For Wednesday, May 23, 2012, the market forecast is a growth-trend

We recommend any leveraged Exchange Traded Fund (ETF) that grows with the US market, but please read our comments below before investing as our subjective opinion differs from our automated forecast.

2-Times Leveraged ETFs


Russell 2000

S&P 500




3-Times Leveraged ETFs


Russell 2000

S&P 500




Technical Comment:

The S&P 500 advance 0.05% on Tuesday with volume above Monday and higher than the 30-day moving average volume.  Our forecast for a growth trend is based on the reversal of the stop-loss trigger.  If the S&P 500 drops about 7 points on Wednesday (-0.5%) the stop-loss would likely trigger again and shift our forecast back to an uncertain trend.

Subjective Comment:

The Dow and Nasdaq were both down on Tuesday with the S&P 500 barely up at all.  The upward movement of the S&P 500 index combined with the strong volume creates a strong-volume up-day in our pattern recognition processing, but we do not put any confidence into Tuesday’s market action when it comes to growth.  A strong up-day would have been a much larger move in the index combined with strong volume.

There has been a lot of political chatter out of Europe about Euro-bonds and “growth” policies instead of austerity.  Putting the public-relations “spin” aside, this comes down to the political choice of having the European Central Bank print a lot of new Euros in an attempt to stimulate the economy and stop the current recessionary pain.  Germany remains against this policy, but it seems the newly elected officials are all for it as austerity is very unpopular.  If the ECB starts aggressively growing the Euro money supply there could be a bubble-boom in the Eurozone.  In the short term this would reduce some of the downward pressure on US stocks, although it would be price inflationary for Europe in the longer run.  This needs to be watched for the influence it could have on US markets.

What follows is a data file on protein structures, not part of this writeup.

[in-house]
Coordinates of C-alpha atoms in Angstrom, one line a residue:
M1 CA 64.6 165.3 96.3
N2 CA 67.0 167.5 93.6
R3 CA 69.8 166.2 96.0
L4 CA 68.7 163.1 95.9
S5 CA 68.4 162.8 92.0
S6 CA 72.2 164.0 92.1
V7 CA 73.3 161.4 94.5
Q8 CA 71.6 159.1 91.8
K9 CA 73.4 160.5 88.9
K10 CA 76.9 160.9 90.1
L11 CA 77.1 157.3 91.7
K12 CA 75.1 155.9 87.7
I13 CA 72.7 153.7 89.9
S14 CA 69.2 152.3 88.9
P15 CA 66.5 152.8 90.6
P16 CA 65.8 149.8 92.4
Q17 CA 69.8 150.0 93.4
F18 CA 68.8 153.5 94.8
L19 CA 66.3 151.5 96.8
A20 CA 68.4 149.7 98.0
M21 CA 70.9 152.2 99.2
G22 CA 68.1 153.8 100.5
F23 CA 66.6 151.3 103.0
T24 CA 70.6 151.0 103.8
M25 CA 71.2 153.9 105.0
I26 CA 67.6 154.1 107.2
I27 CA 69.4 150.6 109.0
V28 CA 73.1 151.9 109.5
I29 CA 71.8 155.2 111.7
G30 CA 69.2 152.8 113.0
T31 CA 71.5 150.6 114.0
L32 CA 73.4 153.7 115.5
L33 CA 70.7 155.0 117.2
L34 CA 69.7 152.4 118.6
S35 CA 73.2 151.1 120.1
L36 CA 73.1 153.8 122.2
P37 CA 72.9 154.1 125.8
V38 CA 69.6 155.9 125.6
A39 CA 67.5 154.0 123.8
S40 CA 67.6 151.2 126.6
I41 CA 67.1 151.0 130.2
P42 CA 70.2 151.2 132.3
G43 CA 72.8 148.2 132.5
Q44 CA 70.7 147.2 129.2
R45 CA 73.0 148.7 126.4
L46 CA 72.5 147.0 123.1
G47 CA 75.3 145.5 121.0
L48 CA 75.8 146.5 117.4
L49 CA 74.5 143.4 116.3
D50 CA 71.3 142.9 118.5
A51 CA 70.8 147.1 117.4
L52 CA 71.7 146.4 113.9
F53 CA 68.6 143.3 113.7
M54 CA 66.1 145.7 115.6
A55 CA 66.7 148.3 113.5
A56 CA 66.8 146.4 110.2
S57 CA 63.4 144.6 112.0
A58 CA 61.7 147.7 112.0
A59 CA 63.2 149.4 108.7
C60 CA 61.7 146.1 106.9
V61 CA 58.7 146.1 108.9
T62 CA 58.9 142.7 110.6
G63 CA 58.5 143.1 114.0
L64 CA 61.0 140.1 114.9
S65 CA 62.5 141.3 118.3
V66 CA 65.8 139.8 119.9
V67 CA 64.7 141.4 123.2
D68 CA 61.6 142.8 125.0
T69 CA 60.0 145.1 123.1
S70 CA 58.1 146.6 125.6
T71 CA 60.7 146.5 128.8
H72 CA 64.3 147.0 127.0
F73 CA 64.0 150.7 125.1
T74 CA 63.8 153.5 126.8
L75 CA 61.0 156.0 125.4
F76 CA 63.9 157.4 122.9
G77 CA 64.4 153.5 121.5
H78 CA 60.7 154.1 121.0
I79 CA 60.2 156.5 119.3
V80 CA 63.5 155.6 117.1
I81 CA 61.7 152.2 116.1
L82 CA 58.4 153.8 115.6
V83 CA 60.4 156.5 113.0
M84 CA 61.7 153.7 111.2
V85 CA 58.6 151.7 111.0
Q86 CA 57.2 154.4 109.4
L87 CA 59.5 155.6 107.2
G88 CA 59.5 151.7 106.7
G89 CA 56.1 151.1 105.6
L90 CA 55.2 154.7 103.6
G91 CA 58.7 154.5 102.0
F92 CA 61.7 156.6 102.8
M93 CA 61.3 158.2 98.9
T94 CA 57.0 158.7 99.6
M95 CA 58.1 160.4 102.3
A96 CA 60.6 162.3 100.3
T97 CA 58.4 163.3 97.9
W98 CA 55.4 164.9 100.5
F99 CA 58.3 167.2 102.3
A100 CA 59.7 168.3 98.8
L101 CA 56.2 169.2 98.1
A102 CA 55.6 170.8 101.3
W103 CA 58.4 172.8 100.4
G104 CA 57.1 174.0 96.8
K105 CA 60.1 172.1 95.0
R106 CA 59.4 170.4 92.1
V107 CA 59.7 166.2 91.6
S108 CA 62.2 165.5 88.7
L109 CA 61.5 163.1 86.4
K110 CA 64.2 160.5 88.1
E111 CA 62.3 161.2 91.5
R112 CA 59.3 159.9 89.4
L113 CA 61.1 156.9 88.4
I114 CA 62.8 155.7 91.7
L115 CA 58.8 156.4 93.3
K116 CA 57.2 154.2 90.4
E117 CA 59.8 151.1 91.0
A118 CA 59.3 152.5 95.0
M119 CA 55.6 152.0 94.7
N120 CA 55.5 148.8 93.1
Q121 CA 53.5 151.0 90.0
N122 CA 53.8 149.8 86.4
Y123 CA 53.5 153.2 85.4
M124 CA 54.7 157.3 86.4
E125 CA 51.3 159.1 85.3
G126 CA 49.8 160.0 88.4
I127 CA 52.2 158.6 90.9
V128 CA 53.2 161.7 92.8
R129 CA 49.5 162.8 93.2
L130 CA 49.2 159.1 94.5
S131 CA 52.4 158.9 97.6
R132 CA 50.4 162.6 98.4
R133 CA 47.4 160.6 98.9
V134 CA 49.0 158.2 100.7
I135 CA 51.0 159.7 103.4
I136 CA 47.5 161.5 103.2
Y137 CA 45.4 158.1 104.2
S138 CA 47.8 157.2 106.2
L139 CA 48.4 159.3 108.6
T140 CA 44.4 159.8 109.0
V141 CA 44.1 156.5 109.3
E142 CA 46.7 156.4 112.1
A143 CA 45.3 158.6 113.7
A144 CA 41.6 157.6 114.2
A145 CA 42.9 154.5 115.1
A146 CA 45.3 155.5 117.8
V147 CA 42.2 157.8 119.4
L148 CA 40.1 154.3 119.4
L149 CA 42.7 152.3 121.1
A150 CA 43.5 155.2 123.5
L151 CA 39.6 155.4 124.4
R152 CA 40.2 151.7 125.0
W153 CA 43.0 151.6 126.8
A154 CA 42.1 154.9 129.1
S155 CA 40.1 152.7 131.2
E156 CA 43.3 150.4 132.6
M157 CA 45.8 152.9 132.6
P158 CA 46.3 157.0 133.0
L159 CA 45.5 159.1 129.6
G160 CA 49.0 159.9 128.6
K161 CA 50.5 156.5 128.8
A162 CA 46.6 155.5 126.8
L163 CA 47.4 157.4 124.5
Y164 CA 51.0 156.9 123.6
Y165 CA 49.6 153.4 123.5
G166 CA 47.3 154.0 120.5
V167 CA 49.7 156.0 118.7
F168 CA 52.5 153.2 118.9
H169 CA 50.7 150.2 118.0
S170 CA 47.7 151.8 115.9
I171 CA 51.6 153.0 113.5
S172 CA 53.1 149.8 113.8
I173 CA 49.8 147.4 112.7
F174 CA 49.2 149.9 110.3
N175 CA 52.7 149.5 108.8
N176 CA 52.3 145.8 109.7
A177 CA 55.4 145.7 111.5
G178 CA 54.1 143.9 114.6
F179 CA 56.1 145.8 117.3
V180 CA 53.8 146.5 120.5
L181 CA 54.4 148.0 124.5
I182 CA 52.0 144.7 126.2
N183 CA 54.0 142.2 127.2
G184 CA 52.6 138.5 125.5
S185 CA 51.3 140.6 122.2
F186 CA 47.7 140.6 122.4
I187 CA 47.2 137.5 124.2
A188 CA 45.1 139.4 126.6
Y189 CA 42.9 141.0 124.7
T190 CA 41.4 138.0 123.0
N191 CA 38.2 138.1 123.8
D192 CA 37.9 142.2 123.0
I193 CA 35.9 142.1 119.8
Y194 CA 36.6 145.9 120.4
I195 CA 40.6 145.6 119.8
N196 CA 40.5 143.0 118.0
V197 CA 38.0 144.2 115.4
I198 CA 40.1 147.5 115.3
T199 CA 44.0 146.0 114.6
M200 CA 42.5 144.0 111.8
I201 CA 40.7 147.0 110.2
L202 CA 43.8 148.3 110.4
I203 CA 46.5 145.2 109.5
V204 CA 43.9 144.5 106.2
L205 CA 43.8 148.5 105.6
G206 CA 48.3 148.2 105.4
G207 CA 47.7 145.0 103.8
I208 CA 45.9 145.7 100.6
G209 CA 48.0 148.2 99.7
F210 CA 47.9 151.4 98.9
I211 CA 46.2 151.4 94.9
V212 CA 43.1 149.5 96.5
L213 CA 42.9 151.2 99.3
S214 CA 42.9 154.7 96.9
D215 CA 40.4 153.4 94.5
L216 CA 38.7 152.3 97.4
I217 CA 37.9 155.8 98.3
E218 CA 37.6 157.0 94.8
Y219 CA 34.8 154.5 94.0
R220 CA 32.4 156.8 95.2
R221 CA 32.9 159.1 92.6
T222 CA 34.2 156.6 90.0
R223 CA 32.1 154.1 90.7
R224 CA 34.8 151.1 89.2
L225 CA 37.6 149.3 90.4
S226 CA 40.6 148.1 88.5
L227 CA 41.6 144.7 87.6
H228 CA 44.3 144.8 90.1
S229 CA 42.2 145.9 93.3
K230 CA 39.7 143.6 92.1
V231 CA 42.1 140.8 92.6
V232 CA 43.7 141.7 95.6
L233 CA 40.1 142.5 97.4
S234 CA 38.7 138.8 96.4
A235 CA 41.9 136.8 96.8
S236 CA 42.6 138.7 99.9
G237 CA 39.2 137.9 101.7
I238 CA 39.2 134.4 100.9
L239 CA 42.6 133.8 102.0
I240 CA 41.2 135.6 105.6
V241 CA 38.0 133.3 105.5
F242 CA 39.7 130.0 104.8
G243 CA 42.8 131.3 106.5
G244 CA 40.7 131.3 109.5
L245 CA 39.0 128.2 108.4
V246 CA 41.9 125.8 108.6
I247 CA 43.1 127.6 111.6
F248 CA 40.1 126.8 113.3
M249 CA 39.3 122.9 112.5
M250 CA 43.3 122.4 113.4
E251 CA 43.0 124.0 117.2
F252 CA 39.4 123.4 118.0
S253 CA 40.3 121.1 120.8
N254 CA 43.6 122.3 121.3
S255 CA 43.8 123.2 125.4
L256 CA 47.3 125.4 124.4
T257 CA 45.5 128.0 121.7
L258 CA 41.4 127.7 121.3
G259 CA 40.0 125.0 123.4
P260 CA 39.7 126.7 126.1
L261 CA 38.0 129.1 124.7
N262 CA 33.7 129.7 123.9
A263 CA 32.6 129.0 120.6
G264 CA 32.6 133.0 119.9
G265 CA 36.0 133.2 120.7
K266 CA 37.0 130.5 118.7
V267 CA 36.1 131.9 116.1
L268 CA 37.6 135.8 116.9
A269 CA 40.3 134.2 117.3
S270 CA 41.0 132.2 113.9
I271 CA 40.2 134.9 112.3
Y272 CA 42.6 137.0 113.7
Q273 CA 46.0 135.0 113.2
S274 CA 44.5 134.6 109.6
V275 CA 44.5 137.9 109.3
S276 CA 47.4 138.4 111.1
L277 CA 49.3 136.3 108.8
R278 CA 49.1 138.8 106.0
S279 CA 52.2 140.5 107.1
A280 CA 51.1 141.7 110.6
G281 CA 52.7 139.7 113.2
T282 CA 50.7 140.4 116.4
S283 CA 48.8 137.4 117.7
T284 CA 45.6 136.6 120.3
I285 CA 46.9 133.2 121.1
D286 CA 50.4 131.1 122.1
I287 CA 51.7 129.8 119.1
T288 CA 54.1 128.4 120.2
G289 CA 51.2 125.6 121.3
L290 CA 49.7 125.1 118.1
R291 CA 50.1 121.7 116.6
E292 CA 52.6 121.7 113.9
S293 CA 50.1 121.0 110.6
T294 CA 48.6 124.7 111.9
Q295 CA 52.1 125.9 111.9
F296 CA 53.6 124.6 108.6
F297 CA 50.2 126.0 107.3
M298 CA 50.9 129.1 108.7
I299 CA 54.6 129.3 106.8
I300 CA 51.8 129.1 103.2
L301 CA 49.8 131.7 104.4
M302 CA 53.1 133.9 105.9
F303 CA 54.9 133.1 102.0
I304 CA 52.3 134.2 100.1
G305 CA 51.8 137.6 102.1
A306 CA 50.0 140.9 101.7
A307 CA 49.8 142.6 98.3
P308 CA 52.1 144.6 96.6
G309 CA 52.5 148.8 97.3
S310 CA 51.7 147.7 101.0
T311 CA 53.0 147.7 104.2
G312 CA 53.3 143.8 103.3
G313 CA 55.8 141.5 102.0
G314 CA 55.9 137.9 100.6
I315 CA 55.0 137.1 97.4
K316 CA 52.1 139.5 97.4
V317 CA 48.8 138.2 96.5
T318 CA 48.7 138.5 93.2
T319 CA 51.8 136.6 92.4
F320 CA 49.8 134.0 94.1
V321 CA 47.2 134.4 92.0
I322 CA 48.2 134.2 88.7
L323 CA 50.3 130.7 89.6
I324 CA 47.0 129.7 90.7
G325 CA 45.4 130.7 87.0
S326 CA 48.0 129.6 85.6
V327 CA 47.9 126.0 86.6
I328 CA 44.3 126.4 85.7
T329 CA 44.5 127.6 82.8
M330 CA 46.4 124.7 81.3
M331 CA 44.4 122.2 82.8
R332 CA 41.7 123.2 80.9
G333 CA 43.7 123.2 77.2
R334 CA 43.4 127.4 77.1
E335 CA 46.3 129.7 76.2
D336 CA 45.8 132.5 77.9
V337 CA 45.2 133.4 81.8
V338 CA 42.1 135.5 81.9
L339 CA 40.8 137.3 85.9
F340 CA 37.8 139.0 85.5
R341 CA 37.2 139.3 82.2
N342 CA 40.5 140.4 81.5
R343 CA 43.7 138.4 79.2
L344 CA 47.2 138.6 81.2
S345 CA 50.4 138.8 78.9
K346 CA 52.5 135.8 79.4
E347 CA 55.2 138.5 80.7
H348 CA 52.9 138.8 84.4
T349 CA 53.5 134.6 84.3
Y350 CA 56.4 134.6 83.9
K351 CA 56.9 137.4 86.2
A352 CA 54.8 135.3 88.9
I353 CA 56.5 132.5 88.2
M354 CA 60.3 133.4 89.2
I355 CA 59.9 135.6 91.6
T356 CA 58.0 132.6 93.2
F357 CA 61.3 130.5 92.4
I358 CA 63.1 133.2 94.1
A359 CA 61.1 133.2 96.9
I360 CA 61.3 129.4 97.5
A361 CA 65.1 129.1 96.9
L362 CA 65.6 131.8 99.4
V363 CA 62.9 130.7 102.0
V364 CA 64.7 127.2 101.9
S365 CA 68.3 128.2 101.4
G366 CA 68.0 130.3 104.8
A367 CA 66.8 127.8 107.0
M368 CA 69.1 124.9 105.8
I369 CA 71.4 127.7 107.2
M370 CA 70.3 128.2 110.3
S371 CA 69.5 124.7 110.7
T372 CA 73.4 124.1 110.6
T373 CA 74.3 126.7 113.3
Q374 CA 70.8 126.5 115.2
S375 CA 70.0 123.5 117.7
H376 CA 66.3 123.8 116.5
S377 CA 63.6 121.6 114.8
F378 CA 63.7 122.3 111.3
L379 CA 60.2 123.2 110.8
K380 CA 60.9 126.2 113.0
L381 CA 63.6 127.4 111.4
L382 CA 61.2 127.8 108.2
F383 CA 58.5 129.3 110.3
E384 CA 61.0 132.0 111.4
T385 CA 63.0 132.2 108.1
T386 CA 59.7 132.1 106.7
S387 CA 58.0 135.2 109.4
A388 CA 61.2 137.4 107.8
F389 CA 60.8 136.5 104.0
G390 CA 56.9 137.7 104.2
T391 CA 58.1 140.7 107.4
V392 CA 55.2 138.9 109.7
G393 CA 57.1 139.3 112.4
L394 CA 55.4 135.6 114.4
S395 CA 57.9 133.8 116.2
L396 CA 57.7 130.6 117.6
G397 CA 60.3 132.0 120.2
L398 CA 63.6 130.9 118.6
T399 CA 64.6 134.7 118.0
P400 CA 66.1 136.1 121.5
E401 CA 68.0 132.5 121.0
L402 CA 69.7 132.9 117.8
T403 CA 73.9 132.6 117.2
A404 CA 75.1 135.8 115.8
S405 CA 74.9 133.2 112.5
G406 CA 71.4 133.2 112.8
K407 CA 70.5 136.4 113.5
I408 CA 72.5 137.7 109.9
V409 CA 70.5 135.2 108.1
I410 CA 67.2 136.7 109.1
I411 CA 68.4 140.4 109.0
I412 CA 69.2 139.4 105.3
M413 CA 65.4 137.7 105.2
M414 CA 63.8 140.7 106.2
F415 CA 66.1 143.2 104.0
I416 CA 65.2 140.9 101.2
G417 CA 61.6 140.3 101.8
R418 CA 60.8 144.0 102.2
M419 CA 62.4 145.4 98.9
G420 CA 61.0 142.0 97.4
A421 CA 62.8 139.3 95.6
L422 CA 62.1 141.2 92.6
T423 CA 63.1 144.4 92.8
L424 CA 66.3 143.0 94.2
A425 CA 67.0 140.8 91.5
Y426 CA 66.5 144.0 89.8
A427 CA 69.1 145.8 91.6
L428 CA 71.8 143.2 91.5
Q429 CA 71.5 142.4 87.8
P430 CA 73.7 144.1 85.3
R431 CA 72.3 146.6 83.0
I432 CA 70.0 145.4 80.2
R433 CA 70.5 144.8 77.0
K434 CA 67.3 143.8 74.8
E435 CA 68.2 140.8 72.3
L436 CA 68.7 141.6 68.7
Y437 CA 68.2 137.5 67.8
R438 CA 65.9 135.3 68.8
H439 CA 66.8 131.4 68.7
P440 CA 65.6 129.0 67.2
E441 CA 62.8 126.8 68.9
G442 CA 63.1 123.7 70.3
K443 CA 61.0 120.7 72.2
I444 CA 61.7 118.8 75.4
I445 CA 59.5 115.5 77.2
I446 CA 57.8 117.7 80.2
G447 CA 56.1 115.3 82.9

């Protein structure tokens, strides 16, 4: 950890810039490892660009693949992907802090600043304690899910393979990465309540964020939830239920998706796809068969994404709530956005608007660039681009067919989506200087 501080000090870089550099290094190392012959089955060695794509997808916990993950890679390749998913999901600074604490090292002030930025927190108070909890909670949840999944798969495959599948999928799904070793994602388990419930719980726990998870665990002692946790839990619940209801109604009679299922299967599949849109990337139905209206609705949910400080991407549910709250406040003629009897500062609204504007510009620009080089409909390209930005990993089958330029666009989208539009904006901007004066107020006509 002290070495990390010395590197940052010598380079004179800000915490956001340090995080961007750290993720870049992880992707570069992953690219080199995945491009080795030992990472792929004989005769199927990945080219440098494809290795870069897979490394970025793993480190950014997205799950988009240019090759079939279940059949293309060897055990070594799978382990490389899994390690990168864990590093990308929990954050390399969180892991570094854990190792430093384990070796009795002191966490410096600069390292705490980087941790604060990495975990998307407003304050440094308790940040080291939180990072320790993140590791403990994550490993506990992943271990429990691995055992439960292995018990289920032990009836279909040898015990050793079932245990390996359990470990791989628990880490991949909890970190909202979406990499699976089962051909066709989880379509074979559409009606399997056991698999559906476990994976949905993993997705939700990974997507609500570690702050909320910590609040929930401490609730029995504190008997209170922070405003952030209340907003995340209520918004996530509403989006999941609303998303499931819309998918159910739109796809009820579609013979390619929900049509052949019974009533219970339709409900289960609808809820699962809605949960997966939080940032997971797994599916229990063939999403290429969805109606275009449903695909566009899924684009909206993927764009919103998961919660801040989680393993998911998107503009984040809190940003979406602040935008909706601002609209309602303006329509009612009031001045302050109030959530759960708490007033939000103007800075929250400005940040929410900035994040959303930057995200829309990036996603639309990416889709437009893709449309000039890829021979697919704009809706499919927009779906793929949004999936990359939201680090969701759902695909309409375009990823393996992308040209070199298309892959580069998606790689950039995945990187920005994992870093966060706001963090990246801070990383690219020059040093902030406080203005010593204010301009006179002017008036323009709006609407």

Of more significance for the US is the Dollar money supply.  US banks could resume aggressive lending as they have over $1.4 Trillion Dollars of excess reserves, but they have been holding this vast amount of money for almost 10 months without aggressive lending.  US banks appear unwilling to lend.  Given the recent trading losses by JP Morgan Chase, that bank is very unlikely to be expanding its loan portfolio.  The US money supply growth rate has been slowing after a constant 7% annualized growth for the past 10 months.  Unless the Federal Reserve causes the money supply growth to accelerate, we expect US markets to stagnate and possibly decline from here.

We recommend ignoring our automated forecast for now and holding cash positions (or risk-off positions).  Avoid all bonds and be patient until it becomes clear what direction the next trend will be.  There is simply too much uncertainty right now to even guess what will happen next.

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